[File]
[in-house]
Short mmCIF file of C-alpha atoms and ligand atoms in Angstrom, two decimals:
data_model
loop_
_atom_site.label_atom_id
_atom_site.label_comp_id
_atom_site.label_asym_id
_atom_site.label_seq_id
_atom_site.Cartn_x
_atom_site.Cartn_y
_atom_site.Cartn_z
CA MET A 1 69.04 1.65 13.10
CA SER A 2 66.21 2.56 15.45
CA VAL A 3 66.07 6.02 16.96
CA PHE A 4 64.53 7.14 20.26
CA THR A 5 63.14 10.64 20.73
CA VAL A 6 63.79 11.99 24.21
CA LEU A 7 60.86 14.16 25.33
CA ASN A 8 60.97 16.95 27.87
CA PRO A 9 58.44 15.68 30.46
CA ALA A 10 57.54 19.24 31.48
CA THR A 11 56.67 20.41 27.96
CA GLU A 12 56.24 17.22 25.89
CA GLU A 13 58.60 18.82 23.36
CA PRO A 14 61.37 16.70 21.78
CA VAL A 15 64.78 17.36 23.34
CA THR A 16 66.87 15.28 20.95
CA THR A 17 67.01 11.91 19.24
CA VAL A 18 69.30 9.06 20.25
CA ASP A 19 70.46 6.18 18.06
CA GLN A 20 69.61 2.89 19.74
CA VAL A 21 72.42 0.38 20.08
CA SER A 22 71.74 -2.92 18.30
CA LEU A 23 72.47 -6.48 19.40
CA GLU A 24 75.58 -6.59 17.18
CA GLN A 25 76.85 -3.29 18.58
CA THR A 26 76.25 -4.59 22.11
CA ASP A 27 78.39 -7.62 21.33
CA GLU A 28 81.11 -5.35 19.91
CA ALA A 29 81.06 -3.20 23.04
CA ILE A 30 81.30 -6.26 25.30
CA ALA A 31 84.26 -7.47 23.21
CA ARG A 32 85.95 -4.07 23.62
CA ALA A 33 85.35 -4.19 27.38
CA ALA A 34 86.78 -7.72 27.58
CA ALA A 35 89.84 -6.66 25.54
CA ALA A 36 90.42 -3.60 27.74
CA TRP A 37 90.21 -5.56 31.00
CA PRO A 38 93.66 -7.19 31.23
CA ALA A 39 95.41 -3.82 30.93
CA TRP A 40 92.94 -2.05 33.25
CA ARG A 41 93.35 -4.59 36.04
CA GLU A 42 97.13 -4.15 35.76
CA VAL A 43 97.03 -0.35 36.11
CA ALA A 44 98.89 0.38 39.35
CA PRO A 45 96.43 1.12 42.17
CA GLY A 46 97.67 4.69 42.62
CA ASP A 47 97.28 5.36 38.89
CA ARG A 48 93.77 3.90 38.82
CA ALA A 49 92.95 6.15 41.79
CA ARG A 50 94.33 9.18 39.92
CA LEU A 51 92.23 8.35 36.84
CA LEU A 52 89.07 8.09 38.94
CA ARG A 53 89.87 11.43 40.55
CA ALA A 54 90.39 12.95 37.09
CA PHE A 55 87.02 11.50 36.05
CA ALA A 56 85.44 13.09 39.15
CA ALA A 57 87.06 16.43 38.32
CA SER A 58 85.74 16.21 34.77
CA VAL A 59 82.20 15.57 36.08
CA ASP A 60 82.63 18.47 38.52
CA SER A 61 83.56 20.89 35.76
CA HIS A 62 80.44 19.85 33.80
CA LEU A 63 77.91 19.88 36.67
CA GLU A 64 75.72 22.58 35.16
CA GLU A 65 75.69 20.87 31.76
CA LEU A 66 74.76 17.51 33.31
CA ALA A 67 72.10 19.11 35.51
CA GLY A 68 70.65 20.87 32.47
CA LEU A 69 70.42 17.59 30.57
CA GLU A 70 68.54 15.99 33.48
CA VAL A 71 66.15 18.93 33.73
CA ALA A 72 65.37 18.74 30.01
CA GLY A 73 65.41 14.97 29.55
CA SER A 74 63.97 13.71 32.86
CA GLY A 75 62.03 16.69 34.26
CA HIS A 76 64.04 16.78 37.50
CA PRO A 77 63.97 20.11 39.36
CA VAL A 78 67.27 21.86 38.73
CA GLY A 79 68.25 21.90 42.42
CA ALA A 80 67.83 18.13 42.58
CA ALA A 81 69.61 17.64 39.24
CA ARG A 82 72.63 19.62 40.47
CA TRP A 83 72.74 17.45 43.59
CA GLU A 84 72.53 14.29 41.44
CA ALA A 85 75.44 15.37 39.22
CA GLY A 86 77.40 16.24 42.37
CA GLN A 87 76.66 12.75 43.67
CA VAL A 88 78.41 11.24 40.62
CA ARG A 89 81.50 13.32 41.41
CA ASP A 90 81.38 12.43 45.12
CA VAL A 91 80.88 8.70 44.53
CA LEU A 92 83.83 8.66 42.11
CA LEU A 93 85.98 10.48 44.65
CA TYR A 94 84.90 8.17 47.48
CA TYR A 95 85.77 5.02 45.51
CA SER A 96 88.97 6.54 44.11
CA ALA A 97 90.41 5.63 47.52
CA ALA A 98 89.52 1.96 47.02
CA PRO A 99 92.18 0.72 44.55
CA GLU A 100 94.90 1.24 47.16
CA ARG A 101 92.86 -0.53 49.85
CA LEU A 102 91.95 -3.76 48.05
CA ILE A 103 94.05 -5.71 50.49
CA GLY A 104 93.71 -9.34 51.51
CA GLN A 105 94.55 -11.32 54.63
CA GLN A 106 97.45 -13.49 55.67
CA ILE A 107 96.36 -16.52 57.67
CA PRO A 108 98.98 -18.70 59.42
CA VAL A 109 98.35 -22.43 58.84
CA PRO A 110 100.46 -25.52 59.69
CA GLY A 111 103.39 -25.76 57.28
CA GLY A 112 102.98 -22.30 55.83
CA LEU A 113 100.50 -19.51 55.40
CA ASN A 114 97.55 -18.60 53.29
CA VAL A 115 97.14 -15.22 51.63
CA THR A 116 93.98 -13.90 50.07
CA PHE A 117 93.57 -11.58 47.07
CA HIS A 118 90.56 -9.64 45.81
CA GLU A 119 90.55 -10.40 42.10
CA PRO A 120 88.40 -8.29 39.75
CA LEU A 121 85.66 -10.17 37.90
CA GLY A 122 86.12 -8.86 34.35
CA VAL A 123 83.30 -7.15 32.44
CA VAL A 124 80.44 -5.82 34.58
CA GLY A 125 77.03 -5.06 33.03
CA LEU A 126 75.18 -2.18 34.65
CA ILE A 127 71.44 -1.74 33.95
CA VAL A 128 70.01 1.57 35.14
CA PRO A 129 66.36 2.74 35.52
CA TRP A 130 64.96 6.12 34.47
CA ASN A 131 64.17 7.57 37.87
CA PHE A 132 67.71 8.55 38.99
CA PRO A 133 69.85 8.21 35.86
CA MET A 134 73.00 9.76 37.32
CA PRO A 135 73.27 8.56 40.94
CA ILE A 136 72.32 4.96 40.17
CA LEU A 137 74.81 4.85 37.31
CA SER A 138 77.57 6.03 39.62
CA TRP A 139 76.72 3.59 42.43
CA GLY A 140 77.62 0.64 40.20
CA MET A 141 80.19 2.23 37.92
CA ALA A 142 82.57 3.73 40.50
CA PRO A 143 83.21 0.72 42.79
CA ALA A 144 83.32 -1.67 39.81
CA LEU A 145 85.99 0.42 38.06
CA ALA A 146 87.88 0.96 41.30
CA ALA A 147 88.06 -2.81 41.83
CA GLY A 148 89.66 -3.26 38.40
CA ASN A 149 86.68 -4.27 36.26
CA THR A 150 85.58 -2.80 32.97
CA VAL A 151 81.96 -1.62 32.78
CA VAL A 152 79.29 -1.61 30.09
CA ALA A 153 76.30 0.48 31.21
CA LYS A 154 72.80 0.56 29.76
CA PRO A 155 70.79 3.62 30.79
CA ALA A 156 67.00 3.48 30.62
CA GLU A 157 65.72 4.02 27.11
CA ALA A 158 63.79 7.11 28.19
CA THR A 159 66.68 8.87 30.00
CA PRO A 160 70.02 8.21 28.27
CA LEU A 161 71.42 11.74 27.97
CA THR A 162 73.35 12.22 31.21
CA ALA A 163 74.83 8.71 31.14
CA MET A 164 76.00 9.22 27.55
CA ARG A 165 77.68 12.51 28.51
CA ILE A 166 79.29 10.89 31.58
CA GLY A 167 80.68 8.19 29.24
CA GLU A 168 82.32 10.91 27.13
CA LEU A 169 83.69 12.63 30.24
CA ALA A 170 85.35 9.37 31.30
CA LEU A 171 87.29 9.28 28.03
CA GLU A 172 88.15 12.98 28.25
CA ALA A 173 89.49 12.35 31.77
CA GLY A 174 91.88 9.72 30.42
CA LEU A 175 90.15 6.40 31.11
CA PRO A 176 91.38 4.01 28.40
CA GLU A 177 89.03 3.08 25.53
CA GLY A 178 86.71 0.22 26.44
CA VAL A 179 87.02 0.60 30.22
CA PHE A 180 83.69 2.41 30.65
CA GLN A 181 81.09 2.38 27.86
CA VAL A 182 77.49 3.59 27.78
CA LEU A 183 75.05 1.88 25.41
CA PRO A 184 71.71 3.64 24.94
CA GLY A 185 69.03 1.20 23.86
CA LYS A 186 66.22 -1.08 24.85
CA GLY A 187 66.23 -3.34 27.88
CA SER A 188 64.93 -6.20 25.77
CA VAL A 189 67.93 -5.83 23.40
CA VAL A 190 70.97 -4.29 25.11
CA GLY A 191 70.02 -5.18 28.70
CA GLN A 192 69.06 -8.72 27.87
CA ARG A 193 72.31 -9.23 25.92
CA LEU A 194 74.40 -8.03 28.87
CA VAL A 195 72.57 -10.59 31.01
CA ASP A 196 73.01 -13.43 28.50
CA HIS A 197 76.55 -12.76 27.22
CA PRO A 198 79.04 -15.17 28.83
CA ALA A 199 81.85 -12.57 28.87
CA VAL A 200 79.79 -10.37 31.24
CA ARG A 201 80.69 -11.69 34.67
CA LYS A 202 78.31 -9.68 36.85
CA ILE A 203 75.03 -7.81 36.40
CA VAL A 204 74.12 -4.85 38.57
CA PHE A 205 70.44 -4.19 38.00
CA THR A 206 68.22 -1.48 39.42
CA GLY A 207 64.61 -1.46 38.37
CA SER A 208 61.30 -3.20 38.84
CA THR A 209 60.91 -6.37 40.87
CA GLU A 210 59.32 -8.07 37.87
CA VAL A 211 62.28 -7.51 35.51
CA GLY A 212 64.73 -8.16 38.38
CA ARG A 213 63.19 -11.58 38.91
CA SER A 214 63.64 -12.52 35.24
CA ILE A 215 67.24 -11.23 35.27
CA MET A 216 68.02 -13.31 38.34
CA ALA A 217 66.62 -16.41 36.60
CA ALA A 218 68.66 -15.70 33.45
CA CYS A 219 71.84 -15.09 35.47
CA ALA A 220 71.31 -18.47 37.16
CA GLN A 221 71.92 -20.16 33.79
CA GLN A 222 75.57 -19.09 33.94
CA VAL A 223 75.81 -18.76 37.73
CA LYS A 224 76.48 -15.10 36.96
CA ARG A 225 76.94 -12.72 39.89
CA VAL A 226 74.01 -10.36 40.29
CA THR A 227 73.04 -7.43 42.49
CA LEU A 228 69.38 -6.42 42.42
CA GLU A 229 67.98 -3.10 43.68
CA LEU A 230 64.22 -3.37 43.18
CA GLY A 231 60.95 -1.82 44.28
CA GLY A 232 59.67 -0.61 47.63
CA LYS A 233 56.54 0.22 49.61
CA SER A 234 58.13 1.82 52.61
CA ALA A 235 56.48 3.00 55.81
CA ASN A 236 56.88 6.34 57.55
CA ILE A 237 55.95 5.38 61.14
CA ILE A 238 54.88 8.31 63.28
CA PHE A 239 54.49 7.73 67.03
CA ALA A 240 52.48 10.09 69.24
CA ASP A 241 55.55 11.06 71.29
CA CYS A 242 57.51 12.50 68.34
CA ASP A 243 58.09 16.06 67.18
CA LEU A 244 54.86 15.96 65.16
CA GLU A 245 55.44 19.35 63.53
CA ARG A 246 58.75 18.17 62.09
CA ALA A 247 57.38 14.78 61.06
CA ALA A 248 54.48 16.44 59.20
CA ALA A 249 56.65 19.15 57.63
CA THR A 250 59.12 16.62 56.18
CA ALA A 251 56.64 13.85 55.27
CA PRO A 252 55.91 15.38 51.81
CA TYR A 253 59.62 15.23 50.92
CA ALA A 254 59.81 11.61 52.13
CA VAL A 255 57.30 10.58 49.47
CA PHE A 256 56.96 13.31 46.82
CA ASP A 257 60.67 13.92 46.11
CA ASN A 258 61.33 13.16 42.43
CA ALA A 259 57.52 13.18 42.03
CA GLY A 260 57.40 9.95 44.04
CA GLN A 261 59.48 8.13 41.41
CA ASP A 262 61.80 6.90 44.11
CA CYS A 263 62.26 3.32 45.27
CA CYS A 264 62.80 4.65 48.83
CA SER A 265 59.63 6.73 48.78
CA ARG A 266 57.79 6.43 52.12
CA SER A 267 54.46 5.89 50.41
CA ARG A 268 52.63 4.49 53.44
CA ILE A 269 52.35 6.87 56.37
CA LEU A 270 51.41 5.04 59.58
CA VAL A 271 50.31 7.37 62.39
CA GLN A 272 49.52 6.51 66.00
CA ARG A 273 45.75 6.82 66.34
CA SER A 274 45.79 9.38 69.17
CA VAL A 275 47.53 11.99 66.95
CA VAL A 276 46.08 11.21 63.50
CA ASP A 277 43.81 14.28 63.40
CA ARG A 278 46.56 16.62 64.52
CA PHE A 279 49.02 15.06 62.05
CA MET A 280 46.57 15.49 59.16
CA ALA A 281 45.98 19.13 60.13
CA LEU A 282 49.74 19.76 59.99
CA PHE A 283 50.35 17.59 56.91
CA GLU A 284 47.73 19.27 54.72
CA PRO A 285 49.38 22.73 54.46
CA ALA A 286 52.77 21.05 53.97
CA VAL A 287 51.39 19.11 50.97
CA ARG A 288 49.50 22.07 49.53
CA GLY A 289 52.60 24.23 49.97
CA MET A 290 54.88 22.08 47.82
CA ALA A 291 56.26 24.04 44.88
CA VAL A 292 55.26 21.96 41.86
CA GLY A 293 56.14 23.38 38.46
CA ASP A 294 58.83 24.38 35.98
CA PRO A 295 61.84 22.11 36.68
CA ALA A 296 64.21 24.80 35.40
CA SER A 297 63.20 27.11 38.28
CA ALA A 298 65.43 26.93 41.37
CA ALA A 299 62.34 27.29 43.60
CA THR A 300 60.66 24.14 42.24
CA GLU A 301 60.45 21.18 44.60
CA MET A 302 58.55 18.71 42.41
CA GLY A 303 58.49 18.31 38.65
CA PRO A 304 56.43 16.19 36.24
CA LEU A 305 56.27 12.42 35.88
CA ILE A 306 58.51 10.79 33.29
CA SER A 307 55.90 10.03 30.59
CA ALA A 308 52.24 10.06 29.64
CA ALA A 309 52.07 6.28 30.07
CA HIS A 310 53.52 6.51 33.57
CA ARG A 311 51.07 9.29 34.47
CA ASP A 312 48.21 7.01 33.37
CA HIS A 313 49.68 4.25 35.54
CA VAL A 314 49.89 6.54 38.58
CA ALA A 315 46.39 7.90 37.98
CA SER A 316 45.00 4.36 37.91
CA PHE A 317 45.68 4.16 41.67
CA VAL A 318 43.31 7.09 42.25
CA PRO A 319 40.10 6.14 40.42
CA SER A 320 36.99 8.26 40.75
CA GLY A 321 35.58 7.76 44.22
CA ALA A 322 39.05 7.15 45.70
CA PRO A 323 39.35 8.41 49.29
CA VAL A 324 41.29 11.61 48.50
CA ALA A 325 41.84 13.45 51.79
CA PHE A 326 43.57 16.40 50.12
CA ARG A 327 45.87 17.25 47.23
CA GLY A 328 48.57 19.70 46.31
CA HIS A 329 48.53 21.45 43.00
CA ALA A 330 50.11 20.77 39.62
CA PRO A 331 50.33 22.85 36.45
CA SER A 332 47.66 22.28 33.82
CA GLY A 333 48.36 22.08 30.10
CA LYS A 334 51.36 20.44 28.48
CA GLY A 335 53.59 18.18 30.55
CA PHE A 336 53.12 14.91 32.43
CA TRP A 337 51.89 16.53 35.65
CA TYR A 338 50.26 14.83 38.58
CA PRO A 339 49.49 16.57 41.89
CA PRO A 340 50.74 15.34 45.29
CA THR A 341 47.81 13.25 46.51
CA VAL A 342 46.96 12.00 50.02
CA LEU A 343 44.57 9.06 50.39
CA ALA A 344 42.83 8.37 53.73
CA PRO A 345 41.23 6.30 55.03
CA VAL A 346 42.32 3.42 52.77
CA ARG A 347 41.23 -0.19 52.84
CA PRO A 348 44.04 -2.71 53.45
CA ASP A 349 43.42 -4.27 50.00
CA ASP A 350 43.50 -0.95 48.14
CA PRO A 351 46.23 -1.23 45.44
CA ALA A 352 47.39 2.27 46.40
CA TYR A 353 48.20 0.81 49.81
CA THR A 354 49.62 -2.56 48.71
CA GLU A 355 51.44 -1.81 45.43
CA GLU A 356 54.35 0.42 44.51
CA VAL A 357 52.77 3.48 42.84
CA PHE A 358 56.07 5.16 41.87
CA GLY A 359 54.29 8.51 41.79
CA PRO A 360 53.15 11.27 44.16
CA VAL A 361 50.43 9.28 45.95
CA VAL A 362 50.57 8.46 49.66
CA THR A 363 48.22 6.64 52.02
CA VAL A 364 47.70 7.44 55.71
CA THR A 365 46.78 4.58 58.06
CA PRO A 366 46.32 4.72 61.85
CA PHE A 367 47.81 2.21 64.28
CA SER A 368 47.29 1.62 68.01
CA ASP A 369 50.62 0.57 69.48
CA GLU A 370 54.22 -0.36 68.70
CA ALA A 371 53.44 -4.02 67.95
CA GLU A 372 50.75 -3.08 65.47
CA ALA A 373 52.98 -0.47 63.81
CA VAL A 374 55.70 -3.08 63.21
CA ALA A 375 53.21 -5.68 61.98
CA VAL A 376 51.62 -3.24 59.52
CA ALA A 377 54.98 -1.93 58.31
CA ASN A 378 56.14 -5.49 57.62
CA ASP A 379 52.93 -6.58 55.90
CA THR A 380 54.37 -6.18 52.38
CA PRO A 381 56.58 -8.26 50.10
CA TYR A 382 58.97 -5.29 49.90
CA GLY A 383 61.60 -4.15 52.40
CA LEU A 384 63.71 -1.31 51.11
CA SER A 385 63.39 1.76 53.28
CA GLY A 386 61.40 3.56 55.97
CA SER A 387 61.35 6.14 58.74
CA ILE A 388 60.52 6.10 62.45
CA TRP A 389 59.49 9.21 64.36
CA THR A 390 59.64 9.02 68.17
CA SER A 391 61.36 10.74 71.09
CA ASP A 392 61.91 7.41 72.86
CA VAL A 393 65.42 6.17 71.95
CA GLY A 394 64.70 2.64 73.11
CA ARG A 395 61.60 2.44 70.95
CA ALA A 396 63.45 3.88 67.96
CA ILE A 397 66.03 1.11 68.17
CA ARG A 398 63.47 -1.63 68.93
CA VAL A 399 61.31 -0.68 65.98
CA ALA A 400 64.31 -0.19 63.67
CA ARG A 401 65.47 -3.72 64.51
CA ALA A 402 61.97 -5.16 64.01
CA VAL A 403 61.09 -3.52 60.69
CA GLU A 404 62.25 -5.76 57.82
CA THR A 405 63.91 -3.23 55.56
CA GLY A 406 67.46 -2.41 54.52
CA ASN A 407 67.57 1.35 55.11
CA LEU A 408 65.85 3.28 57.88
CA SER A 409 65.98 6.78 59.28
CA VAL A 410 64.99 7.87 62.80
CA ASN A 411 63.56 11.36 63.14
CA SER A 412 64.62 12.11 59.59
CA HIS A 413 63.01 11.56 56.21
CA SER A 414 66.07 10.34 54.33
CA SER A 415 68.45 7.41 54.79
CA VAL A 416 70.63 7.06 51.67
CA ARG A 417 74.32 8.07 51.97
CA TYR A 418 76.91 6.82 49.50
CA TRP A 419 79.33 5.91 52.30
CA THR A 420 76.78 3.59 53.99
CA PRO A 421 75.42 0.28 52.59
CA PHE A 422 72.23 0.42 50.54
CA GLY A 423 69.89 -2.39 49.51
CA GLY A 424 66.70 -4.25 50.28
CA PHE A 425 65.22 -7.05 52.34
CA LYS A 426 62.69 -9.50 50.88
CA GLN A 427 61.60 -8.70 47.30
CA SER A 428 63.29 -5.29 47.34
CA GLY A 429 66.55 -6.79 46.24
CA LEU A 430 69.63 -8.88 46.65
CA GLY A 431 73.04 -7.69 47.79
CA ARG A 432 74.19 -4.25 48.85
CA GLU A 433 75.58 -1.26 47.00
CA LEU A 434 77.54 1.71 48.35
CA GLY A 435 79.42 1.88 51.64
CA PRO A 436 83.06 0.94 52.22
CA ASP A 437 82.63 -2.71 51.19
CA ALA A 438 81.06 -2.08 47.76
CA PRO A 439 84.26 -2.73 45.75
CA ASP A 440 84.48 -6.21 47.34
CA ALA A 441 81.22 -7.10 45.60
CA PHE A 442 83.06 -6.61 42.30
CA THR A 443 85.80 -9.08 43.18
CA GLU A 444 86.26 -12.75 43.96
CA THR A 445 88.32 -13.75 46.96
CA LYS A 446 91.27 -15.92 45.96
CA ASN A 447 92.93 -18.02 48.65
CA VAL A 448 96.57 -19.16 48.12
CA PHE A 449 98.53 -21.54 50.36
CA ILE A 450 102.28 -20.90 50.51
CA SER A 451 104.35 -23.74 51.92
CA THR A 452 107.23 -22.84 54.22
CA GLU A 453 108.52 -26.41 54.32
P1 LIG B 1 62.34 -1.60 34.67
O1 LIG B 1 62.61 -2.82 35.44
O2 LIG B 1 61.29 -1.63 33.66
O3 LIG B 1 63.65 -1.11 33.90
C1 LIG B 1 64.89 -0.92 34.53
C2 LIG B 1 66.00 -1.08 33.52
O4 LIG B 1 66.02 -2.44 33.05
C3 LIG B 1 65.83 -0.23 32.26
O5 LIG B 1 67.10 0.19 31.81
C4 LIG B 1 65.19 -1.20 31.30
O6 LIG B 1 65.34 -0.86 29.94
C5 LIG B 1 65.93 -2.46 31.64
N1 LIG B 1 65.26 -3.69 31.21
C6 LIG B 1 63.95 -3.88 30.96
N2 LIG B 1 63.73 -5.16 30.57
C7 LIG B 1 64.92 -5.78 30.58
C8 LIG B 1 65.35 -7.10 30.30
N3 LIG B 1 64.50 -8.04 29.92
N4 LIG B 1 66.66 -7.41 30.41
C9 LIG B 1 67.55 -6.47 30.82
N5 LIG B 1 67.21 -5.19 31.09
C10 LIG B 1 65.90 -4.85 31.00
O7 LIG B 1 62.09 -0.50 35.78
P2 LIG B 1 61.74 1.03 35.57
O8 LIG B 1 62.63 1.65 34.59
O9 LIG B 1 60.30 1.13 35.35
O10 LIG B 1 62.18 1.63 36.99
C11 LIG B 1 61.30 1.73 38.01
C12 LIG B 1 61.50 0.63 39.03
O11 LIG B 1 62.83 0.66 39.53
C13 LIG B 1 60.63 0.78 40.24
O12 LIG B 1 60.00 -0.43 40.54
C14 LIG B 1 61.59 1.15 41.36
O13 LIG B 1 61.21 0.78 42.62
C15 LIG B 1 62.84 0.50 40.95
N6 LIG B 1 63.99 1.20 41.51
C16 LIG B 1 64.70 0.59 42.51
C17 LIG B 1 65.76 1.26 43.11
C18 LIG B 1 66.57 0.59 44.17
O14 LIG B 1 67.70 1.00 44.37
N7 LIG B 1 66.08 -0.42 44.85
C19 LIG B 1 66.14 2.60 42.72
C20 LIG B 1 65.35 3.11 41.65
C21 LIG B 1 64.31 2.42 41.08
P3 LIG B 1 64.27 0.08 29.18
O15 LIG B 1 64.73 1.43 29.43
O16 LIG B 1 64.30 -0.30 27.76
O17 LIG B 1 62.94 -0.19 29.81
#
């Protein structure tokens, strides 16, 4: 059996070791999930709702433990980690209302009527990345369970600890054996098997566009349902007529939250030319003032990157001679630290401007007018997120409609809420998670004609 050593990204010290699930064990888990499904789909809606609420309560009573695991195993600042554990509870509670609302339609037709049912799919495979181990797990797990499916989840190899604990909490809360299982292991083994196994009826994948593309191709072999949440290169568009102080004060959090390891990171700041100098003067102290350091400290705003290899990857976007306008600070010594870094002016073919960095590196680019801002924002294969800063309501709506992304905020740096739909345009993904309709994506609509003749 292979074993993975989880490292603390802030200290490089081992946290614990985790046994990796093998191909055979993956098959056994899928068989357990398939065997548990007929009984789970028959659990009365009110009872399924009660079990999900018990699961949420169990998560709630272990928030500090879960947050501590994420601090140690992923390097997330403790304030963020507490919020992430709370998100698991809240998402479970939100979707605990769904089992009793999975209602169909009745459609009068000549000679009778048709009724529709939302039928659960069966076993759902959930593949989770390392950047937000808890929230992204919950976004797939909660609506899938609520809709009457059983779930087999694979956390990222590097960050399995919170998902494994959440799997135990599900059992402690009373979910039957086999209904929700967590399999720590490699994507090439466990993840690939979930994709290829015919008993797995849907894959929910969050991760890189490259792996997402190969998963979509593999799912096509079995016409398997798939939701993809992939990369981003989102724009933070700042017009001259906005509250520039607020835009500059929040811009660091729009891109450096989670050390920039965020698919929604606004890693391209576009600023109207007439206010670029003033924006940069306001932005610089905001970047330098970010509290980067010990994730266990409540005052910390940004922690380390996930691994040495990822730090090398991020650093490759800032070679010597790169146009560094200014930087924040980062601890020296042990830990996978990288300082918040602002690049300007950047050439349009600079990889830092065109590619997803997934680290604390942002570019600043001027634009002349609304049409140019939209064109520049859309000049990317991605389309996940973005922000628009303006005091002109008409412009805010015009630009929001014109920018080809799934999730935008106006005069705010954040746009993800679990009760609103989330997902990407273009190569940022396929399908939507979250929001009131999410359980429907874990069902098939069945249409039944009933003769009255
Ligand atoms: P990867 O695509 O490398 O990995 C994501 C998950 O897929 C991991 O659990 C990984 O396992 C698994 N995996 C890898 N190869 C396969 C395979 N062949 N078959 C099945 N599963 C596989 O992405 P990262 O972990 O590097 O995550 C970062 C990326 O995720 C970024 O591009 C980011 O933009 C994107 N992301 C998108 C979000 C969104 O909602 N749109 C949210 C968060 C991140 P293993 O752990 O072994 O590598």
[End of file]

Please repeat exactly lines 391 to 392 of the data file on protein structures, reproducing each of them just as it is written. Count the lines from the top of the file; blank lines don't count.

CA THR A 380 54.37 -6.18 52.38
CA PRO A 381 56.58 -8.26 50.10